Polynesian Researches – Ellis – Death prayers and possession in the Sandwich Islands
Type of Spiritual Experience
A description of the experience
As described in Illustrations Of The Influence Of The Mind Upon The Body In Health And Disease, Designed To Elucidate The Action Of The Imagination - Daniel Hack Tuke, M.D., M.R.C.P.,
PART II. THE EMOTIONS.
CHAPTER VIII. INFLUENCE OF THE EMOTIONS UPON THE VOLUNTARY MUSCLES.
SECTION II. — Irregular and Excessive Muscular Contraction : Spasms and Convulsions.
We may fairly draw an illustration from the customs of the Sandwich Islanders, exhibiting; the remarkable influence of the emotions allied with imagination upon the bodily frame, in inducing epileptic-form convulsions. Mr. Ellis says that when a priest imagined that the god had entered his person, he became violently agitated, the muscles of the limbs were convulsed, the body swelled, the features were horribly distorted, and the eyes wild and strained. He often rolled on the ground, foaming at the mouth, and then in shrill cries made declarations which were regarded as the utterances of the divinity. Then the paroxysm usually subsided, and the priest became comparatively composed (" Polynesian Researches," vol. i, p. 373).
Mr. Ellis observes, in the same work, that if any native uses sorcery against another, whose destruction he desires, he employs a tahu- tahu (a charm), to obtain the co-operation of the demons, and to induce the tit, or spirit, to enter into the victim of their malice. The parings of the nail, a lock of hair, the saliva, or other secretions, or a piece of the food which he would eat, was the vehicle by which the demon was supposed to enter the person. The sorcerer performed incantations over it at his house; if food, it was then placed in the basket of the person for whom it was designed, and if eaten, inevitable destruction was expected to follow. When the incantation was performed only on a lock of the hair, &c, the effects appear to have been similar, and death speedy.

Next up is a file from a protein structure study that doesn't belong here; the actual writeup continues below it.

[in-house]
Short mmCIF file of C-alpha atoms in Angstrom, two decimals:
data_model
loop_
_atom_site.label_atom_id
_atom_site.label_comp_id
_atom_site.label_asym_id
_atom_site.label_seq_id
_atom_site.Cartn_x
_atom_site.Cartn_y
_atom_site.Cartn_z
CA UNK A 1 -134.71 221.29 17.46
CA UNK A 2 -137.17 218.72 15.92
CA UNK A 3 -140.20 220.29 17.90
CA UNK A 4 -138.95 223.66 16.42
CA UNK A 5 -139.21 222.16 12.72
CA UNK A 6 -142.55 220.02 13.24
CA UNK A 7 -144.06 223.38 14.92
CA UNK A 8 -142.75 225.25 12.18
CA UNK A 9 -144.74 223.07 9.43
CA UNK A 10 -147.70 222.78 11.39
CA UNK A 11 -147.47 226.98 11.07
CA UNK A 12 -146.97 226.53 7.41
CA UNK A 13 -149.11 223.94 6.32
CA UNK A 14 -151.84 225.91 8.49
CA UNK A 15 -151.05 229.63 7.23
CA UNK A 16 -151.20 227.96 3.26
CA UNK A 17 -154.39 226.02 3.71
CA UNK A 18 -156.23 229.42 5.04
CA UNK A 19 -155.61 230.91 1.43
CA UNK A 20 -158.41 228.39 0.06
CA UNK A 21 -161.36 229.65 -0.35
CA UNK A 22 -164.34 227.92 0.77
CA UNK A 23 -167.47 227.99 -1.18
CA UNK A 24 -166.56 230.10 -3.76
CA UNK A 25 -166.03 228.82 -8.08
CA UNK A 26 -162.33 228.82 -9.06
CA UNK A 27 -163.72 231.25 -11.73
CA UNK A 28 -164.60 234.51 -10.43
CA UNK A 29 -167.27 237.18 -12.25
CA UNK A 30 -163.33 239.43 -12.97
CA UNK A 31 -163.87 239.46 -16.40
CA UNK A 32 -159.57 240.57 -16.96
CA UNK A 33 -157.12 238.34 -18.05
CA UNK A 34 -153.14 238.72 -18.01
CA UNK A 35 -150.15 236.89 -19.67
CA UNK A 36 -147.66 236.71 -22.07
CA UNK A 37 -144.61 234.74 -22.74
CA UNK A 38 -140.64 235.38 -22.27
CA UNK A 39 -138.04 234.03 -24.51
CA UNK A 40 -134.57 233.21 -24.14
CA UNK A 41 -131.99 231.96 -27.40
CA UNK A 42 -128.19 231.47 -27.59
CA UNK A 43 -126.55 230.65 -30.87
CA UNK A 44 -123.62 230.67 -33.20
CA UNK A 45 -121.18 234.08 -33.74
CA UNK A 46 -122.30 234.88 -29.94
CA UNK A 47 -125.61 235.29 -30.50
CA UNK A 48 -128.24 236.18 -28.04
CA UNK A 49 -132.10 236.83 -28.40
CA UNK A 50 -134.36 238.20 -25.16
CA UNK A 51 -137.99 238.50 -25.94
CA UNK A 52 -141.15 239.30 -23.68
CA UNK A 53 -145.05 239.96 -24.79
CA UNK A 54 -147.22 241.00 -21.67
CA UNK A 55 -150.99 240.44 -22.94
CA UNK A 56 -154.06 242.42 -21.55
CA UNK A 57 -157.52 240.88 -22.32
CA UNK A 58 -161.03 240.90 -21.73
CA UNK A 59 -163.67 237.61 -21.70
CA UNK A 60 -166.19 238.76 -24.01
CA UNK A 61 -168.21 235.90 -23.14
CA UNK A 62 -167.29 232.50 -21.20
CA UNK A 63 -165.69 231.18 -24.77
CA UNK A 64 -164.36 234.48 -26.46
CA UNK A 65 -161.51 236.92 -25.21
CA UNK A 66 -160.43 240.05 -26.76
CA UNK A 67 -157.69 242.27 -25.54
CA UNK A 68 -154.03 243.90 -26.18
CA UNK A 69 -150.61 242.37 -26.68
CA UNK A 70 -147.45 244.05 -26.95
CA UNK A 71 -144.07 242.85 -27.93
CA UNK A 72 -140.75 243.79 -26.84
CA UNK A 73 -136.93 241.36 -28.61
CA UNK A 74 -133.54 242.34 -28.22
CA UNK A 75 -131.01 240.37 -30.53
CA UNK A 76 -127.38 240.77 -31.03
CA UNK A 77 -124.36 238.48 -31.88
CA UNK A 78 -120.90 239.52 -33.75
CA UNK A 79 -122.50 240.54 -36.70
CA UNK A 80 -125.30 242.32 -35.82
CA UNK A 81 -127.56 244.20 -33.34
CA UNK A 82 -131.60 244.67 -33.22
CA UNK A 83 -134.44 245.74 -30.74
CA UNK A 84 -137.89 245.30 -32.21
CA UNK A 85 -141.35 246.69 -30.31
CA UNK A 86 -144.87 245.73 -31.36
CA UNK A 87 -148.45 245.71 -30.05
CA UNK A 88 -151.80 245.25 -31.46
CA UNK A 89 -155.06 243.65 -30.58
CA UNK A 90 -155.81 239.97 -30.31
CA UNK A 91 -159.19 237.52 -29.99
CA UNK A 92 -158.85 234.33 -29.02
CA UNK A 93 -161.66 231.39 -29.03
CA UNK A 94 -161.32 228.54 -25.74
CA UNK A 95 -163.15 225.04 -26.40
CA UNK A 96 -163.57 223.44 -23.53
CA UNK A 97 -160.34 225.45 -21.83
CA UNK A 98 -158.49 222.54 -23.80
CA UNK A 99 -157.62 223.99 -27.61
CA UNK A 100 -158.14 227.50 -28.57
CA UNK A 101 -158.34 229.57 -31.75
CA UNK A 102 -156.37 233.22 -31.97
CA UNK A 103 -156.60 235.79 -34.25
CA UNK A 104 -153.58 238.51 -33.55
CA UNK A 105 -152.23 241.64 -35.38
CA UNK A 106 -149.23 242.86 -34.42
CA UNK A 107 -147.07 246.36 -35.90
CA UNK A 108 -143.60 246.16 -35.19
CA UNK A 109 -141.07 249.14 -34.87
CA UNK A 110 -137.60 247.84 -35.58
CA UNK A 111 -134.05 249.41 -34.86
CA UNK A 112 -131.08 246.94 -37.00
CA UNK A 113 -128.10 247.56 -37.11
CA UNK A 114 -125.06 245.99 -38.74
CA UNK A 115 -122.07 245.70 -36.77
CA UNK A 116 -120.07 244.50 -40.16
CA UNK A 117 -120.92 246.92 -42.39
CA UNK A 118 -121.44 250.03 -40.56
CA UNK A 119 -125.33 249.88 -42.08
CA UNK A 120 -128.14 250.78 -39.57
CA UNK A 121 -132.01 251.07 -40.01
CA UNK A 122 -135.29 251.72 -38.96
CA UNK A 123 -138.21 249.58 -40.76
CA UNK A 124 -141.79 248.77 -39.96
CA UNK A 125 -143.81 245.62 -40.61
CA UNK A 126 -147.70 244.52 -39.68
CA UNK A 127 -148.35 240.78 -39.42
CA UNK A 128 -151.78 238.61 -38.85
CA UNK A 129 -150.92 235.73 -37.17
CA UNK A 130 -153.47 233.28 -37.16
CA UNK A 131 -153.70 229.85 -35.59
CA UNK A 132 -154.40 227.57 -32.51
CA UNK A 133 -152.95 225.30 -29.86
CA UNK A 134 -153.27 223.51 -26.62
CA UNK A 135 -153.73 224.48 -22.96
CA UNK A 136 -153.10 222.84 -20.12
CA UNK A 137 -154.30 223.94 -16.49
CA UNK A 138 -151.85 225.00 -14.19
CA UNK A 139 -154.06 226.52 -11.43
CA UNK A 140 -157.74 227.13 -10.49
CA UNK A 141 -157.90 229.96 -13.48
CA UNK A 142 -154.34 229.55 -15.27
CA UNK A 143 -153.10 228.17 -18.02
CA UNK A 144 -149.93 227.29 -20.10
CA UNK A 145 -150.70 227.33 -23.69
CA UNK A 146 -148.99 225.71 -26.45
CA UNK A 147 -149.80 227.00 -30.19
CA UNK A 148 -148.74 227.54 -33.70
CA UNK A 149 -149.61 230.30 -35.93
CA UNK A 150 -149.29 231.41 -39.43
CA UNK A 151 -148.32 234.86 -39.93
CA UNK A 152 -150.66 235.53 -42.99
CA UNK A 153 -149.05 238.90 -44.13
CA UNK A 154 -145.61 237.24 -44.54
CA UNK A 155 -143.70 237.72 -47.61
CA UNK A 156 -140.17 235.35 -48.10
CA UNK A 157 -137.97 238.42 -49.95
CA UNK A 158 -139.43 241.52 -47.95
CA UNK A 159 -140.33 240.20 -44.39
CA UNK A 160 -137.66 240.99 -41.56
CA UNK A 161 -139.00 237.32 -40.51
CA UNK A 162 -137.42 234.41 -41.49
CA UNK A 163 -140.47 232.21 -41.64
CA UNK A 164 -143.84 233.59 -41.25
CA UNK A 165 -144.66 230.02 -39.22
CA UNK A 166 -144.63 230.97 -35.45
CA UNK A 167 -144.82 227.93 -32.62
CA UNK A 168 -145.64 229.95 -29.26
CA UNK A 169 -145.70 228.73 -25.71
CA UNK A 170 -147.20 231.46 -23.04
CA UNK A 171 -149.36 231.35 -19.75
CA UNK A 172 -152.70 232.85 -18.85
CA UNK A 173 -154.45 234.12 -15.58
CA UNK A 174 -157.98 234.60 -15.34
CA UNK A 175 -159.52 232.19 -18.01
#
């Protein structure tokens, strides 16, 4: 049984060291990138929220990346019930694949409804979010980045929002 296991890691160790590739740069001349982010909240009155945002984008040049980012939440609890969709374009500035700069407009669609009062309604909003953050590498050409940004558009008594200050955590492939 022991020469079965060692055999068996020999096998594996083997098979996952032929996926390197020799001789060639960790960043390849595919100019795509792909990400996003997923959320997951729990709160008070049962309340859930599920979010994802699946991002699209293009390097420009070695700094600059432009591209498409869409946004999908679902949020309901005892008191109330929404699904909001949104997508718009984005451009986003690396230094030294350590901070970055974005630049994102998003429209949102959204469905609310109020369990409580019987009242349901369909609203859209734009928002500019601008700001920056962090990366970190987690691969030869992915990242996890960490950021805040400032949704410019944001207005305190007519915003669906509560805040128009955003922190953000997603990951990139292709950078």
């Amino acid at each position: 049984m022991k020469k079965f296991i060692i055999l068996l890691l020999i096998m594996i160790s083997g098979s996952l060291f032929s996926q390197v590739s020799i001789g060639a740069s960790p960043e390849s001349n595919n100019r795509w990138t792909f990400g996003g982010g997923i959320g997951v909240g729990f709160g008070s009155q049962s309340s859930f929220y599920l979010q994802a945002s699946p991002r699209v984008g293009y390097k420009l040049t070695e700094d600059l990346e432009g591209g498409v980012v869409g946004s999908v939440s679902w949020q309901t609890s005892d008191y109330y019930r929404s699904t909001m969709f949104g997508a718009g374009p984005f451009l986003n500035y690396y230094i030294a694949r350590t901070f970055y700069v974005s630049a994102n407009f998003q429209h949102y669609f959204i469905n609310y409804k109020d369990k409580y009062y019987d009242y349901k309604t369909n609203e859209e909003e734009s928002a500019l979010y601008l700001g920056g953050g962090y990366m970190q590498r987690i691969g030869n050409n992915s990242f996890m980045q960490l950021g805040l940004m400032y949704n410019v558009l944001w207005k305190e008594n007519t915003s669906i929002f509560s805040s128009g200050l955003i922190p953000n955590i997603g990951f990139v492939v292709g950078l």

"The most acute agonies and terrific distortions of the body were often experienced ; the wretched sufferer appeared in a state of frantic madness, or as they expressed it, torn by the evil spirit, while he foamed and writhed under his dreadful power."
Two boys were sent to a man's house for arum-roots. He was from home, but the boys went to the field and procured them. The owner, who happened to be a sorcerer, returning before they had left, pronounced the most dreadful imprecations upon one or both of them, threatening them with the pifao or " agony of body from possession, equal to that arising from a barbed spear or hook." The boys returned. One of them was shortly afterwards taken ill, and his friends concluded it was the result of the malediction. The missionaries, who were sent for, found him lying on the ground, writhing in anguish, foaming at the mouth, his eyes starting from their sockets, his face distorted, his limbs violently convulsed. He soon after expired in dreadful agonies.
It is said that the boys " apparently took no notice of the threatening," but on this important point, more definite evidence would be required to prove that they did not. But whether they did or not at the time, their superstitious friends would not fail to impress them with their danger, and thus the most credulous or susceptible of them would be in danger of falling a victim to Fear.